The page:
Senin, 26 September 2011

Are you living in a 99-year leasehold condo that's nearing 30-year old? (Part 2)

Here is the second part of the cover story published in this week's THEEDGE SINGAPORE. We will post the third and final part tomorrow.

Collective sale hopefuls
The future isn’t all that bleak for ageing 99-year leasehold condos, even for places with just 30 or 40 years left on their lease. “If they are well maintained, they can still fetch good rental rates,” says Chuan Park’s Chan.

Mortgage financing for condos such as Chuan Park and The Arcadia is also not an issue for now. “DBS does finance properties with less than 60 years’ lease, as long as the remaining lease is at least 20 years at loan maturity,” says Liu Su Kian, managing director and head of deposits and secured lending at DBS Bank. “The key considerations for approving such loans, as with all mortgage loans, are the customer’s commitment and ability to make repayments.”

Chia Siew Cheng, head of loans division at United Overseas Bank, says: “We look into several factors when reviewing a loan application. The loan quantum that a borrower would qualify for does not only depend on the age of the property, but on other factors as well. These would include regulatory requirements and the profile and creditworthiness of the borrower.”

There is, however, a restriction on CPF usage for properties with less than 30 years remaining on the lease, which in turn may affect the resale value, notes DBS’s Lui.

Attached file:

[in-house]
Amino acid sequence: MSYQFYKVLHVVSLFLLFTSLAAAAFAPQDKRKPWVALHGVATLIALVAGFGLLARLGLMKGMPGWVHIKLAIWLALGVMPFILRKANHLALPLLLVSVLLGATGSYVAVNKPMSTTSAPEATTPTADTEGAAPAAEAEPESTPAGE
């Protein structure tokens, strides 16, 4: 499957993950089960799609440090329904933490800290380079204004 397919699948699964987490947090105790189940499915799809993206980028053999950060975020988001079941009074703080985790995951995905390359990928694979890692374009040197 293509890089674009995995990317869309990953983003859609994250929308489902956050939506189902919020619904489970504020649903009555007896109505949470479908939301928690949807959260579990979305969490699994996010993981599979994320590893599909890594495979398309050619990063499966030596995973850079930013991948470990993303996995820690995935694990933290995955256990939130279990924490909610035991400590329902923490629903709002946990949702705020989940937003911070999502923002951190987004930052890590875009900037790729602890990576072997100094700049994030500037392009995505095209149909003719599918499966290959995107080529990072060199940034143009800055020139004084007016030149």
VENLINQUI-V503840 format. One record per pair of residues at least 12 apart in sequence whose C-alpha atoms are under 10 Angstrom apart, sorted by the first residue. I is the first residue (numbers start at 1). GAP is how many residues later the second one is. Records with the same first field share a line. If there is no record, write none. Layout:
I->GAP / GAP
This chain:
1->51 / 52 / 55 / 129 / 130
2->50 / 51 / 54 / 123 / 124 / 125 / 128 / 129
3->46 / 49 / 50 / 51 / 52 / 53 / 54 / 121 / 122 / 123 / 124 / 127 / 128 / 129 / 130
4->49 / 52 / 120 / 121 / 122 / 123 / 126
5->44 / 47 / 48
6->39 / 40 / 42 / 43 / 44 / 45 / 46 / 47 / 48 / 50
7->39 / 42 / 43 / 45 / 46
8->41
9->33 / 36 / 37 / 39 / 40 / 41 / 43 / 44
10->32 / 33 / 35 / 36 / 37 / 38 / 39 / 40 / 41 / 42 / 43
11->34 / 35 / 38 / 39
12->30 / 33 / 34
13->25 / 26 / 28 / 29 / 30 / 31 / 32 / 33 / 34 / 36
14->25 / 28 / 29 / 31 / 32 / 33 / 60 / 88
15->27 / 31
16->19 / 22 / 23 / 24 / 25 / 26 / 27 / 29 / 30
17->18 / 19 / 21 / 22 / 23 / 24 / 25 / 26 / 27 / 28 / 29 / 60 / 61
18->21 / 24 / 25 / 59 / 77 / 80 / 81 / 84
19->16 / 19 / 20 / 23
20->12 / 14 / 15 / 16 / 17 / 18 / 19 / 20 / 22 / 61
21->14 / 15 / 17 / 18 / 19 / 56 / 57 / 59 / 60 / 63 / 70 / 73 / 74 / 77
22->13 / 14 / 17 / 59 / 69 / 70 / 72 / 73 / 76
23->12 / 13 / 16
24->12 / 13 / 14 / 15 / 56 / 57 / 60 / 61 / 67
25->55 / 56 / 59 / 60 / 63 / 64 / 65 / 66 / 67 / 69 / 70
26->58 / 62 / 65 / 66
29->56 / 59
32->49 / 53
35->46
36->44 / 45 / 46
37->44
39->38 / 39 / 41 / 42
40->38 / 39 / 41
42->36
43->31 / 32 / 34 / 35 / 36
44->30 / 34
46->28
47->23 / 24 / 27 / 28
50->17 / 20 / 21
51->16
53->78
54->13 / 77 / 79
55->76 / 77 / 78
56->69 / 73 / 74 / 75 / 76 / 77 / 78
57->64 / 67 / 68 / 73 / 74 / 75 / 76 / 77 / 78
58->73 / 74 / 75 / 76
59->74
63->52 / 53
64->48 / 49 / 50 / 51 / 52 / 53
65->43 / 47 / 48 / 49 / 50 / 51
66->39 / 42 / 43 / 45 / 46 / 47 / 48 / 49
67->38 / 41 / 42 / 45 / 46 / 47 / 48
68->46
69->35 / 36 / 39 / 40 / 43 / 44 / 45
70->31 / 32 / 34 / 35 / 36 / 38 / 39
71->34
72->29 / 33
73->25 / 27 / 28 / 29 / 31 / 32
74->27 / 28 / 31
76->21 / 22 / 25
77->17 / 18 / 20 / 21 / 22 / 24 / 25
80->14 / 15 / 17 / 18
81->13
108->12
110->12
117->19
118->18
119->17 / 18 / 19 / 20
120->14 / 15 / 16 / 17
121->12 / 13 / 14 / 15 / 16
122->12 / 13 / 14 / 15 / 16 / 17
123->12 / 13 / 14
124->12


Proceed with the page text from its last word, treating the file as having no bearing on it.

It’s not just Chuan Park and Chiltern Park that are exploring the possibility of a collective sale. There are more than twenty 99-year leasehold condos that have crossed the 25-year mark, and these may be put up for collective sale, says Susie Mok, director of investment sales at Savills Singapore. In the east, Tampines Court is in the midst of a second collective-sale attempt, while Bayshore Park, Mandarin Garden and Loyang Valley are also some of the large 99-year leasehold condos that are potential collective-sale candidates, according to Mok. There’s also Thomson View at Sin Ming; Sherwood Tower above Bukit Timah Plaza in Upper Bukit Timah; and Lakepoint Condo, a five-minute walk from the Lakeside MRT station. In the prime districts, Mok says Orchard Bel-Air on Orchard Boulevard and Chancery Court on Dunearn Road are likely candidates.

Is this the right time?
“Most of the owners at the older, 99-year leasehold developments must be wondering what their options are,” says Karamjit Singh, managing director of Credo Real Estate. “Is it a good idea to spend more money in retrofitting or should they think of a collective sale? But even then, not all projects crossing 30 years may be ideal for a collective sale. You need certain market conditions to fall in place for a collective sale to be viable.”

In fact, owners of some of the older, 99-year leasehold condos have already approached property consultants with the intention of pursuing a collective sale. “But they have to form a collective-sale committee first,” says Knight Frank’s Loh.